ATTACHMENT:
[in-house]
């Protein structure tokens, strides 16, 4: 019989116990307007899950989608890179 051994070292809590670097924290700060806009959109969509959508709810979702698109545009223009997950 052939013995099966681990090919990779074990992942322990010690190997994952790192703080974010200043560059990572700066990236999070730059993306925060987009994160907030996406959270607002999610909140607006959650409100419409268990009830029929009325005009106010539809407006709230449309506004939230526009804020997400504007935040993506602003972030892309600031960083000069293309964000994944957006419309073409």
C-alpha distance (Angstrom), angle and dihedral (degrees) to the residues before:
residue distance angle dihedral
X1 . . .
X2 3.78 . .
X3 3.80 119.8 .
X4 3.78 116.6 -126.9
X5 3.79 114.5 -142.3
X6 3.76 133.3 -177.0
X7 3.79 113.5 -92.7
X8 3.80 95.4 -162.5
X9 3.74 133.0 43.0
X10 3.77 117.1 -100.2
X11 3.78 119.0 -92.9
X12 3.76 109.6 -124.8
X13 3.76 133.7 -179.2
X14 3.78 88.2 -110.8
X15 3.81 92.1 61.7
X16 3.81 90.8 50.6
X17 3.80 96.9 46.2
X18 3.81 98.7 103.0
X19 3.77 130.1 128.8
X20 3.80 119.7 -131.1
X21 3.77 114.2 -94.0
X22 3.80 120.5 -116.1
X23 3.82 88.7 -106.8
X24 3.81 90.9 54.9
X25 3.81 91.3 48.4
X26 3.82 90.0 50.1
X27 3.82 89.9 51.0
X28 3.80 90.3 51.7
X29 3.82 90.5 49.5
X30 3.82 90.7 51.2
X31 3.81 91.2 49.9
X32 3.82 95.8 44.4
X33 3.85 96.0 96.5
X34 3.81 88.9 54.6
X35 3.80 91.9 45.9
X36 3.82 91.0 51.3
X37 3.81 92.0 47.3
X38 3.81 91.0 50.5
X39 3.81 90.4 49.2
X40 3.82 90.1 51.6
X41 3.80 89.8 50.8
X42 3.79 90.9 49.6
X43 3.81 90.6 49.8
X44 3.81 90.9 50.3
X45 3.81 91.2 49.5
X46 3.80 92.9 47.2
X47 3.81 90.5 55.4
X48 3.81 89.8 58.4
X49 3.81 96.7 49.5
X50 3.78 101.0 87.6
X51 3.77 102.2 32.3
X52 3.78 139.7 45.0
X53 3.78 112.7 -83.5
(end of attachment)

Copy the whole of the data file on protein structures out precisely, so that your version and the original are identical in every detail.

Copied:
[in-house]
């Protein structure tokens, strides 16, 4: 019989116990307007899950989608890179 051994070292809590670097924290700060806009959109969509959508709810979702698109545009223009997950 052939013995099966681990090919990779074990992942322990010690190997994952790192703080974010200043560059990572700066990236999070730059993306925060987009994160907030996406959270607002999610909140607006959650409100419409268990009830029929009325005009106010539809407006709230449309506004939230526009804020997400504007935040993506602003972030892309600031960083000069293309964000994944957006419309073409």
C-alpha distance (Angstrom), angle and dihedral (degrees) to the residues before:
residue distance angle dihedral
X1 . . .
X2 3.78 . .
X3 3.80 119.8 .
X4 3.78 116.6 -126.9
X5 3.79 114.5 -142.3
X6 3.76 133.3 -177.0
X7 3.79 113.5 -92.7
X8 3.80 95.4 -162.5
X9 3.74 133.0 43.0
X10 3.77 117.1 -100.2
X11 3.78 119.0 -92.9
X12 3.76 109.6 -124.8
X13 3.76 133.7 -179.2
X14 3.78 88.2 -110.8
X15 3.81 92.1 61.7
X16 3.81 90.8 50.6
X17 3.80 96.9 46.2
X18 3.81 98.7 103.0
X19 3.77 130.1 128.8
X20 3.80 119.7 -131.1
X21 3.77 114.2 -94.0
X22 3.80 120.5 -116.1
X23 3.82 88.7 -106.8
X24 3.81 90.9 54.9
X25 3.81 91.3 48.4
X26 3.82 90.0 50.1
X27 3.82 89.9 51.0
X28 3.80 90.3 51.7
X29 3.82 90.5 49.5
X30 3.82 90.7 51.2
X31 3.81 91.2 49.9
X32 3.82 95.8 44.4
X33 3.85 96.0 96.5
X34 3.81 88.9 54.6
X35 3.80 91.9 45.9
X36 3.82 91.0 51.3
X37 3.81 92.0 47.3
X38 3.81 91.0 50.5
X39 3.81 90.4 49.2
X40 3.82 90.1 51.6
X41 3.80 89.8 50.8
X42 3.79 90.9 49.6
X43 3.81 90.6 49.8
X44 3.81 90.9 50.3
X45 3.81 91.2 49.5
X46 3.80 92.9 47.2
X47 3.81 90.5 55.4
X48 3.81 89.8 58.4
X49 3.81 96.7 49.5
X50 3.78 101.0 87.6
X51 3.77 102.2 32.3
X52 3.78 139.7 45.0
X53 3.78 112.7 -83.5